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Why does winter make me SAD?

November 10, 2020 • read

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Why does winter make me SAD?

With gray skies and cold weather, winter leaves a lot of us feeling down. This year we’re also coping with the stress of COVID-19. With this difficult combination, it’s important to take extra care of our mental health this season. 

Those winter blahs — eating more, sleeping more, and having less energy — are something lots of us experience. For some people, seasonal mood changes turn into more serious depression called seasonal affective disorder (SAD). Here’s what you need to know about SAD, and how you can ease the symptoms of winter blues.

Symptoms of seasonal affective disorder

SAD is a clinical depression brought on by the change of season. It usually begins during the fall months, when the days start getting noticeably shorter. As winter approaches symptoms become more severe. They include:

  • A loss of interest in activities you used to enjoy.
  • Feeling sad for most of the day, almost every day.
  • Tiredness during the day.
  • Trouble getting a good night’s sleep.
  • Weight gain.
  • Food cravings, usually for foods that are sugary or starchy.
  • Feeling irritable.
  • Feeling hopeless or guilty.
  • No longer enjoying the company of friends and family.

It’s rare, but some people experience SAD in the summer months. In those cases, feelings of sadness usually come in the springtime and get stronger as the summer months approach.

What causes seasonal affective disorder?

Medical professionals still haven’t discovered exactly why people get SAD, but we do have some idea of how it affects the body. There are two chemicals that are imbalanced in people who get SAD in the wintertime — serotonin and melatonin. The third component to SAD is a disruption to your circadian rhythm.

Serotonin

Serotonin is a chemical your brain produces called a neurotransmitter. It’s responsible for:

  • Motor function
  • Reducing anxiety and depression
  • Stabilizing mood
  • Regulating appetite and sleep cycles
  • Increased focus

Serotonin levels are affected by exposure to sunlight. In wintertime, the short days and lack of sun cause a drop in serotonin production. This contributes to emotional disturbances like sadness and irritability.

Melatonin

Melatonin is a hormone that your brain produces. It’s created in response to darkness, and it helps regulate your sleep-wake cycle. When your melatonin levels are healthy, you wake up and fall asleep at appropriate hours without any trouble. With SAD, melatonin is released at the wrong time because it’s dark outside more often. This can leave you feeling tired and prone to sleeping at inconvenient times.

Circadian Rhythm

When your sleep-wake cycle is disrupted, over time it affects your circadian rhythm. The circadian rhythm is your internal clock. It tells your body when it should be tired and when it should wake up. Sunlight is one of the ways your circadian rhythm stays on track. Especially in the morning, light helps your internal clock understand it’s daytime. Low light in the wintertime can confuse your circadian rhythm. Without cues from natural light, you’re at risk of oversleeping.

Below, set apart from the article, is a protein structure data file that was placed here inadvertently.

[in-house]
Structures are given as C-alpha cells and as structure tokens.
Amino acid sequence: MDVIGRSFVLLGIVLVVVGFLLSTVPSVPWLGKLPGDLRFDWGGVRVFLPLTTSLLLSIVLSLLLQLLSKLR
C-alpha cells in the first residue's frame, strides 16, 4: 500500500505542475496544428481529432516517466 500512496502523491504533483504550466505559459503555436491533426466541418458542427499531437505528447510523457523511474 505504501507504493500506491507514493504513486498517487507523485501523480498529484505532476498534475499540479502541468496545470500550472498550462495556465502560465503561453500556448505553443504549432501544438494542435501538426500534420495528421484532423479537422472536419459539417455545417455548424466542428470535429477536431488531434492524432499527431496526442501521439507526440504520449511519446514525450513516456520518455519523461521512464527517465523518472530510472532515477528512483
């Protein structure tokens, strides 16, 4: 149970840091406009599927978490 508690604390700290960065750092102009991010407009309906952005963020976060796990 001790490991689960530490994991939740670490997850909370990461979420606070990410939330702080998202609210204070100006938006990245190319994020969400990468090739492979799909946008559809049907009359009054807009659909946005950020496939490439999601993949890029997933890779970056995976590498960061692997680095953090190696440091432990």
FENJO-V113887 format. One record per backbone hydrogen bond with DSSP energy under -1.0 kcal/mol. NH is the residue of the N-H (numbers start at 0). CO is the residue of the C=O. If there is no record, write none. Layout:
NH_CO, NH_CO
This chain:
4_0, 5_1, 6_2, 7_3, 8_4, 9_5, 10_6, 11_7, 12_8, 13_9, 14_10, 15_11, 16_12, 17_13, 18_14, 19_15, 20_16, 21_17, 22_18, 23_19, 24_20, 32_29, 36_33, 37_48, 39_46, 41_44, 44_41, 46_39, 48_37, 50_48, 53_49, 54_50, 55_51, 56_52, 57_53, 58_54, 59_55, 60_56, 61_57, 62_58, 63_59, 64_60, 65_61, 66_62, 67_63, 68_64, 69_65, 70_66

Who is at risk for seasonal affective disorder?

Around 3% of Canadian adults experience SAD once in their lives. This isn’t mild seasonal sadness — it’s depression that disrupts daily life. About 15% of Canadians will have a lighter version of SAD that’s manageable enough to live life normally. 

Women are more likely to develop SAD than men. Luckily, as you get older, your risk of SAD decreases. Other risk factors include living in places that are far from the equator, and a family history of depression or SAD.

Ways to cope with seasonal affective disorder

Your doctor can help you narrow down the best treatment for you if you have SAD. Here are some common options.

Light therapy 

Sitting next to a bright lamp built specifically for SAD relief can help correct chemical imbalances. SAD lamps are used at home, usually for about 30 minutes each day. Although it’s possible to purchase a lamp without a prescription, checking in with your doctor first may help you avoid side effects like headaches and nausea. 

Medication 

Many people who experience depression use medication to help them feel their best. Sometimes people with SAD start taking medication in late summer to get ahead of the changes in mood brought on by winter months. 

Psychotherapy 

Getting regular support during the winter months can help you manage symptoms like negative thoughts. Counselling is a great way to put your seasonal depression into perspective. 

Lifestyle adjustments 

There are things you can work into your routines that relieve symptoms of depression. Physical activity releases chemicals like endorphins that improve your mood. Eating a diet low in sugar helps regulate your hormones, which also keep your emotions level. Experiment with healthy lifestyle practices a few times a week.

Seasonal affective disorder and COVID-19

We’ve all spent a lot more time indoors than usual this year. Especially if you have SAD, getting out into the daylight will help with winter blues. Even though we need to be socially distanced, it doesn’t mean we have to stay inside. Try a winter hike with your pet, or a socially distanced walk with friends or family. Exercise, daylight, and social connection will boost your mood. 

Seasonal affective disorder makes it tough to be your best self. Lack of light can leave you feeling sluggish and even depressed. If you’re feeling low, don’t ignore it. With the right combination of supports, you can make the most of a challenging season.

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